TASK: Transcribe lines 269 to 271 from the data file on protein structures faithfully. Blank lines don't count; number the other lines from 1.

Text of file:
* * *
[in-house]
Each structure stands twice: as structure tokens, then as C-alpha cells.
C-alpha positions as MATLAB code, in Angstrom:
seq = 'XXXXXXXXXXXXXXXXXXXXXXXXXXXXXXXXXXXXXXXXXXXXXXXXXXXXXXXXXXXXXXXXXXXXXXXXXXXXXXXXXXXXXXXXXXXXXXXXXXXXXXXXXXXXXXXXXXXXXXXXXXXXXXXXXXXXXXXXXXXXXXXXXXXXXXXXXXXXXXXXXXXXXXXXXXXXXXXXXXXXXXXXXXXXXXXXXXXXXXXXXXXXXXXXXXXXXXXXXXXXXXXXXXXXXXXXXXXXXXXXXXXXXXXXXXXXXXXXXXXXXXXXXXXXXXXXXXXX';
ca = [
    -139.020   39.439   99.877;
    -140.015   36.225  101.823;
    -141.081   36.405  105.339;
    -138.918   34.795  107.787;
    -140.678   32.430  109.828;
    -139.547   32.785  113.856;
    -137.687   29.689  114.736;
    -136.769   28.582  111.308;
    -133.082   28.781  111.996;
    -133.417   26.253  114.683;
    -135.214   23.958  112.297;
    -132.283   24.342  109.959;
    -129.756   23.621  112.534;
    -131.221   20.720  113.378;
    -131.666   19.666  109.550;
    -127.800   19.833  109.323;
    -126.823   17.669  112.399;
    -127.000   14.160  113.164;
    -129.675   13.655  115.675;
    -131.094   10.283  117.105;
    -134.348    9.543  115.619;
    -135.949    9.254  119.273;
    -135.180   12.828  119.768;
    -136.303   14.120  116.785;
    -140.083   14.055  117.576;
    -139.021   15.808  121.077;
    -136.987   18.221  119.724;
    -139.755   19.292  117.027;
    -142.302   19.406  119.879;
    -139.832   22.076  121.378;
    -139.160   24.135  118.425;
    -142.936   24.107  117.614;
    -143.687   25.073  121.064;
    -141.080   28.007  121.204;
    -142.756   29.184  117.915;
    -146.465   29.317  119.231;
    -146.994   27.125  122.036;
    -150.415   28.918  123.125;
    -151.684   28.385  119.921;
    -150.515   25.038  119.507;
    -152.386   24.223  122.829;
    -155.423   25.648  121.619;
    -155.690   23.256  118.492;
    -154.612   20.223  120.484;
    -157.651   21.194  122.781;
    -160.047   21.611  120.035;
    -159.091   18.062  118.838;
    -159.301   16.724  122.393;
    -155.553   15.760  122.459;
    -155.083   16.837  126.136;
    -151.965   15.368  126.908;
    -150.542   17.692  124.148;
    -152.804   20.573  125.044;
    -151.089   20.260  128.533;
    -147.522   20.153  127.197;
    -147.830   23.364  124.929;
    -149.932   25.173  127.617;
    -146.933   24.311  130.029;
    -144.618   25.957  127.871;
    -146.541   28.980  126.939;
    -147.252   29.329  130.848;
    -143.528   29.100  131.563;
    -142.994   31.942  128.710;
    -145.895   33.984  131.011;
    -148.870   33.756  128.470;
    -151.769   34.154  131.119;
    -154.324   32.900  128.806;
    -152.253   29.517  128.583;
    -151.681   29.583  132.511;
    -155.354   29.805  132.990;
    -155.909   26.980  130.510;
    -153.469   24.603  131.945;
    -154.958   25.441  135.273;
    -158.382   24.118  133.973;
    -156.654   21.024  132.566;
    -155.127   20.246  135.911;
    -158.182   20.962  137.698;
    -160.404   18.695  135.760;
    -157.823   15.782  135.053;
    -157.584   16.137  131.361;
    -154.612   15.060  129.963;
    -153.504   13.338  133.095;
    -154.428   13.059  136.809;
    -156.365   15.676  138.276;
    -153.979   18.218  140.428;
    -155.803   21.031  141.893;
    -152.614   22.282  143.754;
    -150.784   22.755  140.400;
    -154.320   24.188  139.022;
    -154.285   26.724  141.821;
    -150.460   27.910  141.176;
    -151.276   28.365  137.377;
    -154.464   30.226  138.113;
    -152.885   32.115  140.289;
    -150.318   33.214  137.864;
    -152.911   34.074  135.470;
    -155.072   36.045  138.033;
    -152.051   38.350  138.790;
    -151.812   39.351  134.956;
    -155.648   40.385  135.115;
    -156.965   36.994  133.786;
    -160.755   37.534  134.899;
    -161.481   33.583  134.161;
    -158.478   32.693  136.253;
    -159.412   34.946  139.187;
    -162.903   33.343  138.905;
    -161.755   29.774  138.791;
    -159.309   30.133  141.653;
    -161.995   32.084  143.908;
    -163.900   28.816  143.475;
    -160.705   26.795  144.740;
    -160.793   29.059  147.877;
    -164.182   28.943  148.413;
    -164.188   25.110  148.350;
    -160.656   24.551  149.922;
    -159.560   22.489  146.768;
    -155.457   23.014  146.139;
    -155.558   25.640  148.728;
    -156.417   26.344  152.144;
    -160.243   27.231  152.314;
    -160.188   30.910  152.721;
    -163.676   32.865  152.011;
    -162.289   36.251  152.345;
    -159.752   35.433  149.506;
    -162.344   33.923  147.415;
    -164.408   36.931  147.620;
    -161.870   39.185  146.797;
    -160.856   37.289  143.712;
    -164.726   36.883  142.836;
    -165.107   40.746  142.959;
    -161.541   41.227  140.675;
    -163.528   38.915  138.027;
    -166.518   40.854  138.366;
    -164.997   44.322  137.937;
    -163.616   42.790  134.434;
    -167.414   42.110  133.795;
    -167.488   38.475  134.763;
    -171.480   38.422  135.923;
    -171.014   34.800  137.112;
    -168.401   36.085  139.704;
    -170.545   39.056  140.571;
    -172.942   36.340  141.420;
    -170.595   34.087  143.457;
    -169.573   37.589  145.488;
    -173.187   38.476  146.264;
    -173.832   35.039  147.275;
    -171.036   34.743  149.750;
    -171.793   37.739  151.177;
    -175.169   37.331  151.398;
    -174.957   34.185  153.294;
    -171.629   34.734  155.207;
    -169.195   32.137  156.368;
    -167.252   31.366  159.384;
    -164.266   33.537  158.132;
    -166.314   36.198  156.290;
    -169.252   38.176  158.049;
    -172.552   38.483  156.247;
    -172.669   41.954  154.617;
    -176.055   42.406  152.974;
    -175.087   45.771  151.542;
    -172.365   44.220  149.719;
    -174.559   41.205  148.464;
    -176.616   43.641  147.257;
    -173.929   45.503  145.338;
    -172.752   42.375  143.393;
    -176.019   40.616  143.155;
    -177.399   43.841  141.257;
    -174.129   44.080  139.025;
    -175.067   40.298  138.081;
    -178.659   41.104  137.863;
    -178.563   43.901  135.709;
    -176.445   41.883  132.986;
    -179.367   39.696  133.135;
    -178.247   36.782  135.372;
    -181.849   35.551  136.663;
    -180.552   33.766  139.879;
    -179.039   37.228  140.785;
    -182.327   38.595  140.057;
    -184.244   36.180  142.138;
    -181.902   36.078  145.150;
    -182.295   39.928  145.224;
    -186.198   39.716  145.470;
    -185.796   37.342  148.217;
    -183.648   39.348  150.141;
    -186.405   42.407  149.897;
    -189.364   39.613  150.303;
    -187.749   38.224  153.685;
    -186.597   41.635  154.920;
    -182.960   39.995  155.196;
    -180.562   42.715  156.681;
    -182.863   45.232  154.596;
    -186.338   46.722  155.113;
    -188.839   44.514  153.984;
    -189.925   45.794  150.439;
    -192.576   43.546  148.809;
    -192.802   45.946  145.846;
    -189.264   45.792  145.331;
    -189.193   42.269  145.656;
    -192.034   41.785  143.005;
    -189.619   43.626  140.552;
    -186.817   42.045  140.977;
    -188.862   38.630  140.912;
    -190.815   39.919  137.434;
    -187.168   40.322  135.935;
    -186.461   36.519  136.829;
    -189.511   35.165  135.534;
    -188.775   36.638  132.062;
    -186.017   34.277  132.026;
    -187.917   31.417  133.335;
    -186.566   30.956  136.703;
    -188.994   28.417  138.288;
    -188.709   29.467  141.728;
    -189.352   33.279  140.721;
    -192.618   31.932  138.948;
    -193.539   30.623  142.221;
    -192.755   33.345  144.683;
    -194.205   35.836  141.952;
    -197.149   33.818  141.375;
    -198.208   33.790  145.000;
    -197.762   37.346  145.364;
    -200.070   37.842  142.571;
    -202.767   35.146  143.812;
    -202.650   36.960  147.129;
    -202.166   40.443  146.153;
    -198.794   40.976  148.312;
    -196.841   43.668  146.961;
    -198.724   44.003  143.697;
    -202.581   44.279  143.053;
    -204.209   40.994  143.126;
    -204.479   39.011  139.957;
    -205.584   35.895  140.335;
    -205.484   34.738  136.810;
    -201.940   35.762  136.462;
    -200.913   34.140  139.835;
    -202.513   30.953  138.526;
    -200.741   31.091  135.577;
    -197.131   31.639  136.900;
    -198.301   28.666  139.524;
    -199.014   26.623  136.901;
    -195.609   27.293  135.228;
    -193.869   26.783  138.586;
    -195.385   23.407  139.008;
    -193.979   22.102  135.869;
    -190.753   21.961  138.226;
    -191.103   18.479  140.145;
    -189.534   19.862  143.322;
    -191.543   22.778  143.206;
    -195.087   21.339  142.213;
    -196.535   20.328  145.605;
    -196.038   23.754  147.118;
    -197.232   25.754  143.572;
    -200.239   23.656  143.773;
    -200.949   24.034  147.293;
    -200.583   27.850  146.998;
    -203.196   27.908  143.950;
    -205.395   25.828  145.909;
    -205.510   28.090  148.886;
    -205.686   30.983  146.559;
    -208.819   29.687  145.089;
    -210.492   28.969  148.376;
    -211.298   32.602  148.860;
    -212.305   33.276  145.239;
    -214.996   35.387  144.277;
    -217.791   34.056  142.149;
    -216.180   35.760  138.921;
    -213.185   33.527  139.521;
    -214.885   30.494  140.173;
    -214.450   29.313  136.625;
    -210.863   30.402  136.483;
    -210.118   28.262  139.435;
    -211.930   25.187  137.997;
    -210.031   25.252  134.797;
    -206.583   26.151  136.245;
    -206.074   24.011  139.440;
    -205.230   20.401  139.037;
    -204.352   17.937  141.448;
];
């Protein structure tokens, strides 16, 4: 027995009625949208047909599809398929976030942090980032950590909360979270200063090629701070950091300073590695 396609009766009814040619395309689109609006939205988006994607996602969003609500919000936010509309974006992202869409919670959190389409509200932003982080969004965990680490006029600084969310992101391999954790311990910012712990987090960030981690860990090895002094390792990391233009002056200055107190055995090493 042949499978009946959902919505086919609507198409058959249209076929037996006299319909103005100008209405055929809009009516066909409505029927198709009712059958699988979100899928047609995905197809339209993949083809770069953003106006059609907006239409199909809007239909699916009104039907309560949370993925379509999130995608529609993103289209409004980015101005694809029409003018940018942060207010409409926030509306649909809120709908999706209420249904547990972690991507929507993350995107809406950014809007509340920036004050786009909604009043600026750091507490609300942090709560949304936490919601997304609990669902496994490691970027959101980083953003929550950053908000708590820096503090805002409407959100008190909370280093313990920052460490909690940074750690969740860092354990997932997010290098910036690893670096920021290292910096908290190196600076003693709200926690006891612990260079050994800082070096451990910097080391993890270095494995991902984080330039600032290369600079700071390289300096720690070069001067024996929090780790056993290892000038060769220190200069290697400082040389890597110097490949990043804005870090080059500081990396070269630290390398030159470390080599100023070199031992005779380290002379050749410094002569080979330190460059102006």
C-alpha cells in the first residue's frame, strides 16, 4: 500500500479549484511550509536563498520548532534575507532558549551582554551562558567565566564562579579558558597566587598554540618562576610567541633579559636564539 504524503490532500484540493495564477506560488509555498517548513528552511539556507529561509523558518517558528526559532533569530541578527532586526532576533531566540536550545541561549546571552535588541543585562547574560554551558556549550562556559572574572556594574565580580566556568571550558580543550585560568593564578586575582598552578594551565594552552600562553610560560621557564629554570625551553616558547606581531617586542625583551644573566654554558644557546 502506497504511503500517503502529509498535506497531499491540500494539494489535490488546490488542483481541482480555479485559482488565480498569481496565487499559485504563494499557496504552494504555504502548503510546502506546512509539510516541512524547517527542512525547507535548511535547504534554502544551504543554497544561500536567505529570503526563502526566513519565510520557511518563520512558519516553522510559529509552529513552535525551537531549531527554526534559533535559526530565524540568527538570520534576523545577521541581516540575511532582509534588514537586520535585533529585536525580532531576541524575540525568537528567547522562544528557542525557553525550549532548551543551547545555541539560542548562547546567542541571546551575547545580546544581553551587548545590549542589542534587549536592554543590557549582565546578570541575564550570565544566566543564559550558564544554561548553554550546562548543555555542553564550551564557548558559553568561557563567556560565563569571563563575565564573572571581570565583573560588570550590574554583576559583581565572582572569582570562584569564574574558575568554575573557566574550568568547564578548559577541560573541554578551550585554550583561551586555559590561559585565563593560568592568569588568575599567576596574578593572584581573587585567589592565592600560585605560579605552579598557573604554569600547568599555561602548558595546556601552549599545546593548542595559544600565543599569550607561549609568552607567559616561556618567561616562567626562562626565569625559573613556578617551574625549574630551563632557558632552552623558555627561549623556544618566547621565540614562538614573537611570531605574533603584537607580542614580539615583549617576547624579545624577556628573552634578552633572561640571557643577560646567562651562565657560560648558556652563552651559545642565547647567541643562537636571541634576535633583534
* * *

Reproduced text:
    -217.791   34.056  142.149;
    -216.180   35.760  138.921;
    -213.185   33.527  139.521;